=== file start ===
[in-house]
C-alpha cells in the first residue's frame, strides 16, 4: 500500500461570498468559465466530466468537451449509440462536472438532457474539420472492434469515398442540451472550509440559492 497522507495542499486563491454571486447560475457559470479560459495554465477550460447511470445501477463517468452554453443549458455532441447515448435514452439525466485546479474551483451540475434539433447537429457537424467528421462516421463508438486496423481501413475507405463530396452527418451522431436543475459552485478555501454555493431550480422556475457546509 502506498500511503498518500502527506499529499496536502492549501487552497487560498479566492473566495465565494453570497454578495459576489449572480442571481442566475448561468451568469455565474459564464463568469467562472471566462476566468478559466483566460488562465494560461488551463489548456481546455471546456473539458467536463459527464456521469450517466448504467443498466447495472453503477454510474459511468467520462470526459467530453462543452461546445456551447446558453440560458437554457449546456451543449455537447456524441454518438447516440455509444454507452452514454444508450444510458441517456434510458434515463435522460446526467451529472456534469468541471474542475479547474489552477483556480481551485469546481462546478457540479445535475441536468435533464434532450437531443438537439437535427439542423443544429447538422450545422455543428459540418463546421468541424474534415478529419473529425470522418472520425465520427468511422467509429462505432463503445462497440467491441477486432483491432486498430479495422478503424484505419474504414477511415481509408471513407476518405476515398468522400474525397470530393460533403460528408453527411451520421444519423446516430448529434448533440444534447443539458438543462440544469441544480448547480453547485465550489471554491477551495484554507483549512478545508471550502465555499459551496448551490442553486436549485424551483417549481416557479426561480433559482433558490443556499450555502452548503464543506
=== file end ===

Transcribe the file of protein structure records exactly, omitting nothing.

[in-house]
C-alpha cells in the first residue's frame, strides 16, 4: 500500500461570498468559465466530466468537451449509440462536472438532457474539420472492434469515398442540451472550509440559492 497522507495542499486563491454571486447560475457559470479560459495554465477550460447511470445501477463517468452554453443549458455532441447515448435514452439525466485546479474551483451540475434539433447537429457537424467528421462516421463508438486496423481501413475507405463530396452527418451522431436543475459552485478555501454555493431550480422556475457546509 502506498500511503498518500502527506499529499496536502492549501487552497487560498479566492473566495465565494453570497454578495459576489449572480442571481442566475448561468451568469455565474459564464463568469467562472471566462476566468478559466483566460488562465494560461488551463489548456481546455471546456473539458467536463459527464456521469450517466448504467443498466447495472453503477454510474459511468467520462470526459467530453462543452461546445456551447446558453440560458437554457449546456451543449455537447456524441454518438447516440455509444454507452452514454444508450444510458441517456434510458434515463435522460446526467451529472456534469468541471474542475479547474489552477483556480481551485469546481462546478457540479445535475441536468435533464434532450437531443438537439437535427439542423443544429447538422450545422455543428459540418463546421468541424474534415478529419473529425470522418472520425465520427468511422467509429462505432463503445462497440467491441477486432483491432486498430479495422478503424484505419474504414477511415481509408471513407476518405476515398468522400474525397470530393460533403460528408453527411451520421444519423446516430448529434448533440444534447443539458438543462440544469441544480448547480453547485465550489471554491477551495484554507483549512478545508471550502465555499459551496448551490442553486436549485424551483417549481416557479426561480433559482433558490443556499450555502452548503464543506